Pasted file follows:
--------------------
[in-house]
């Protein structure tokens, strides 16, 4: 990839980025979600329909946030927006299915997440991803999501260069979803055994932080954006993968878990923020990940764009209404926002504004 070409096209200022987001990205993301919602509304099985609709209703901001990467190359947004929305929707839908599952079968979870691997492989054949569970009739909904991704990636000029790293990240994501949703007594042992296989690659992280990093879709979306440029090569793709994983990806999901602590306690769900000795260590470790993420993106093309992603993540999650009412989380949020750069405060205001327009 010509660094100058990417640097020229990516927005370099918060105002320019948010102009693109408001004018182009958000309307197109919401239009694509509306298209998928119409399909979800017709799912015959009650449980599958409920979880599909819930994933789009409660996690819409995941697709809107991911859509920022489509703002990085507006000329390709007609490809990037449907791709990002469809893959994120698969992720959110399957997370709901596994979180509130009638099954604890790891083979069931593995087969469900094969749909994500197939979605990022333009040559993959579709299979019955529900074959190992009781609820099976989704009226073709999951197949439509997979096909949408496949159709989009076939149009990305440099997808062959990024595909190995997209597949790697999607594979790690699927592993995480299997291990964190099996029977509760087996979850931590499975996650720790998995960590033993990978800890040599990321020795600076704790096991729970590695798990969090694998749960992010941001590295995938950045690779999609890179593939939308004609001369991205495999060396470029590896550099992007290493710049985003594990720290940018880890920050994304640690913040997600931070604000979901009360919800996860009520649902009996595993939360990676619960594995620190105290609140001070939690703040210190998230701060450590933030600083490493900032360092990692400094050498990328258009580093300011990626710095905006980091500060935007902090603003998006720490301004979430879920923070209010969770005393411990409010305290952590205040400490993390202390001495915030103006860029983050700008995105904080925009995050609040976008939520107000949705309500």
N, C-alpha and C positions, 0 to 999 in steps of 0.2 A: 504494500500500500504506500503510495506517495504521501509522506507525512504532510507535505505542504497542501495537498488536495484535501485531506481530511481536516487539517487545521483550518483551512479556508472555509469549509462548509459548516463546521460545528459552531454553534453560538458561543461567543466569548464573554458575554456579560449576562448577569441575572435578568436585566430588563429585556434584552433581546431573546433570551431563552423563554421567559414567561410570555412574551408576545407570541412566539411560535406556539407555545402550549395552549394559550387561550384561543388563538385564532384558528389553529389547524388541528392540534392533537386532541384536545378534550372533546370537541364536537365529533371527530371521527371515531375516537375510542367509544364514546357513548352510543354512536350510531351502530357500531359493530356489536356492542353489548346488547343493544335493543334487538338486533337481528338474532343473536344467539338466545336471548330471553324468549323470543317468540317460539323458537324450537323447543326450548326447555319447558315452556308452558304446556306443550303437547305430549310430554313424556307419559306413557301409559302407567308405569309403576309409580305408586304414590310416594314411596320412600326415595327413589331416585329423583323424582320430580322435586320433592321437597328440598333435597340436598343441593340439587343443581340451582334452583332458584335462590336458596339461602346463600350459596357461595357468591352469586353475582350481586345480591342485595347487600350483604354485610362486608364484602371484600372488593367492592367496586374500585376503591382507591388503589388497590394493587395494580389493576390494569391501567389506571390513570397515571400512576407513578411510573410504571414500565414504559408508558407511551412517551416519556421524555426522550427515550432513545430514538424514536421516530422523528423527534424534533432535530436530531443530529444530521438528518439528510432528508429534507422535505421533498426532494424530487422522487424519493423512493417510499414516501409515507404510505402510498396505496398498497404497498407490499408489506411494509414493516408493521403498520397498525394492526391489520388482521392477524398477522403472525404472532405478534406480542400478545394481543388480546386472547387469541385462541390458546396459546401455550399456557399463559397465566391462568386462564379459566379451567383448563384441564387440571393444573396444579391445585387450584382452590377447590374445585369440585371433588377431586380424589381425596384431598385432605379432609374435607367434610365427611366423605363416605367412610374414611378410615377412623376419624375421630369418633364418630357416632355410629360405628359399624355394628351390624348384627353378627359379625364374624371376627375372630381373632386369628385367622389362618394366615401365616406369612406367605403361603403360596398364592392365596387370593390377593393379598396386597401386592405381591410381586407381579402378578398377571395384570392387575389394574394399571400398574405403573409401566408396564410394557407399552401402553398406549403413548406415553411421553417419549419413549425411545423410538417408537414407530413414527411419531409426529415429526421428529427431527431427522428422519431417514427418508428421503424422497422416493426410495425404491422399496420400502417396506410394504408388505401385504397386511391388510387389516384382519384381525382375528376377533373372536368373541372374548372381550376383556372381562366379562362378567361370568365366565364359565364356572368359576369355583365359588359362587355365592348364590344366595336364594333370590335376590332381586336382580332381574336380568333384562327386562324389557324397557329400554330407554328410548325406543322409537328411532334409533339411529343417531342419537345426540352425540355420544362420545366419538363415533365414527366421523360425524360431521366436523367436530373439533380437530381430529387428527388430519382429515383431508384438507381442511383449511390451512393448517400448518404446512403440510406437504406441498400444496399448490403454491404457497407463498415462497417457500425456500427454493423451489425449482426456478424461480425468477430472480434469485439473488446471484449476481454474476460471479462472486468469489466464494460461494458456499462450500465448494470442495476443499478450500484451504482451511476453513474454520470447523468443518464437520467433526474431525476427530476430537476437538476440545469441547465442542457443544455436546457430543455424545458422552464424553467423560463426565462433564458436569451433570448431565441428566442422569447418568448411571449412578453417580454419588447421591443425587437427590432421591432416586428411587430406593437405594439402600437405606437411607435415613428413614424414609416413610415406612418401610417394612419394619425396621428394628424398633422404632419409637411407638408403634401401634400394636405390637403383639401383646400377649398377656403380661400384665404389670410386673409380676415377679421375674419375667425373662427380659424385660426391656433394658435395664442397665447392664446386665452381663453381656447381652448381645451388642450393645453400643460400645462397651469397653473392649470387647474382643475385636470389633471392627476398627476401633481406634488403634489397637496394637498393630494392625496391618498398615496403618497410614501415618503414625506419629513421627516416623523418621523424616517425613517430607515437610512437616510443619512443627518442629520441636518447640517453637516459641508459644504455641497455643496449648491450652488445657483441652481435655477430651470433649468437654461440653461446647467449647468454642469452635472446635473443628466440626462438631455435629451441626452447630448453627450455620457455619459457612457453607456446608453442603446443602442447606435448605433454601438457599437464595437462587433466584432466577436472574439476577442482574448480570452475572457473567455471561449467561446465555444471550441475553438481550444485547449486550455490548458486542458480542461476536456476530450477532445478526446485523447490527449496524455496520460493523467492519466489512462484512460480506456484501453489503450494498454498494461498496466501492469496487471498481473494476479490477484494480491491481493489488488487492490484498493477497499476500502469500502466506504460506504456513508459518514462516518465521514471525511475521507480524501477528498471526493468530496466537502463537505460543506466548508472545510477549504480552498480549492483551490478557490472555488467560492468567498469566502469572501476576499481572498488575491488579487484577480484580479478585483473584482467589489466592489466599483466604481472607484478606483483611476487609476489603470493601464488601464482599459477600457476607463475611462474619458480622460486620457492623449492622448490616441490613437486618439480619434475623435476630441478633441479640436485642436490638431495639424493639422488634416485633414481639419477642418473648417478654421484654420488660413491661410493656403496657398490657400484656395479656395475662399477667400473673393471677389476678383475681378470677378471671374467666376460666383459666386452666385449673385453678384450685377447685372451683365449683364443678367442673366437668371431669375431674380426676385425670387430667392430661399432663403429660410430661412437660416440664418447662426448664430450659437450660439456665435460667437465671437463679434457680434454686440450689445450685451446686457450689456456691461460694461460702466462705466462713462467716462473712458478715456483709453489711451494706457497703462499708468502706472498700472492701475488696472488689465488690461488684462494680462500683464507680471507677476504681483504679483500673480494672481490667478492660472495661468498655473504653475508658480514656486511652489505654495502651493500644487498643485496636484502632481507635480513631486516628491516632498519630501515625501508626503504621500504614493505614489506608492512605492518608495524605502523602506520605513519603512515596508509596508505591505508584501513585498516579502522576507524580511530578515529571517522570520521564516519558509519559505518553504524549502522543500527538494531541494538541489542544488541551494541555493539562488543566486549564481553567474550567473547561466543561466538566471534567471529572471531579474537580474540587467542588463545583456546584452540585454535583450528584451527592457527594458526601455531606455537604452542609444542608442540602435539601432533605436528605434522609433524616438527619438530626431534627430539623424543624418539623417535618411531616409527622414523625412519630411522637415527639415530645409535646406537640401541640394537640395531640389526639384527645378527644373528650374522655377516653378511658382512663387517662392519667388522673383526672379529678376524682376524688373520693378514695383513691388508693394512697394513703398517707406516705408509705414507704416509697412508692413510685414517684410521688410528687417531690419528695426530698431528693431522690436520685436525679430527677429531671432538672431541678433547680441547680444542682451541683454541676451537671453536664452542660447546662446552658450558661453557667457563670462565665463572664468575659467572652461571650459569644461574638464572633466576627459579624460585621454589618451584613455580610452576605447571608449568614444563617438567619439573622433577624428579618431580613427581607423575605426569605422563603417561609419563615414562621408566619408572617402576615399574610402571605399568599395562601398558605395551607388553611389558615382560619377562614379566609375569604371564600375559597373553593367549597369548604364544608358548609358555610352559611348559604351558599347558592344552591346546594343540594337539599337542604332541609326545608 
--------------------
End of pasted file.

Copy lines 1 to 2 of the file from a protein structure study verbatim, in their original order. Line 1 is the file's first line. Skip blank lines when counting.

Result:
[in-house]
């Protein structure tokens, strides 16, 4: 990839980025979600329909946030927006299915997440991803999501260069979803055994932080954006993968878990923020990940764009209404926002504004 070409096209200022987001990205993301919602509304099985609709209703901001990467190359947004929305929707839908599952079968979870691997492989054949569970009739909904991704990636000029790293990240994501949703007594042992296989690659992280990093879709979306440029090569793709994983990806999901602590306690769900000795260590470790993420993106093309992603993540999650009412989380949020750069405060205001327009 010509660094100058990417640097020229990516927005370099918060105002320019948010102009693109408001004018182009958000309307197109919401239009694509509306298209998928119409399909979800017709799912015959009650449980599958409920979880599909819930994933789009409660996690819409995941697709809107991911859509920022489509703002990085507006000329390709007609490809990037449907791709990002469809893959994120698969992720959110399957997370709901596994979180509130009638099954604890790891083979069931593995087969469900094969749909994500197939979605990022333009040559993959579709299979019955529900074959190992009781609820099976989704009226073709999951197949439509997979096909949408496949159709989009076939149009990305440099997808062959990024595909190995997209597949790697999607594979790690699927592993995480299997291990964190099996029977509760087996979850931590499975996650720790998995960590033993990978800890040599990321020795600076704790096991729970590695798990969090694998749960992010941001590295995938950045690779999609890179593939939308004609001369991205495999060396470029590896550099992007290493710049985003594990720290940018880890920050994304640690913040997600931070604000979901009360919800996860009520649902009996595993939360990676619960594995620190105290609140001070939690703040210190998230701060450590933030600083490493900032360092990692400094050498990328258009580093300011990626710095905006980091500060935007902090603003998006720490301004979430879920923070209010969770005393411990409010305290952590205040400490993390202390001495915030103006860029983050700008995105904080925009995050609040976008939520107000949705309500």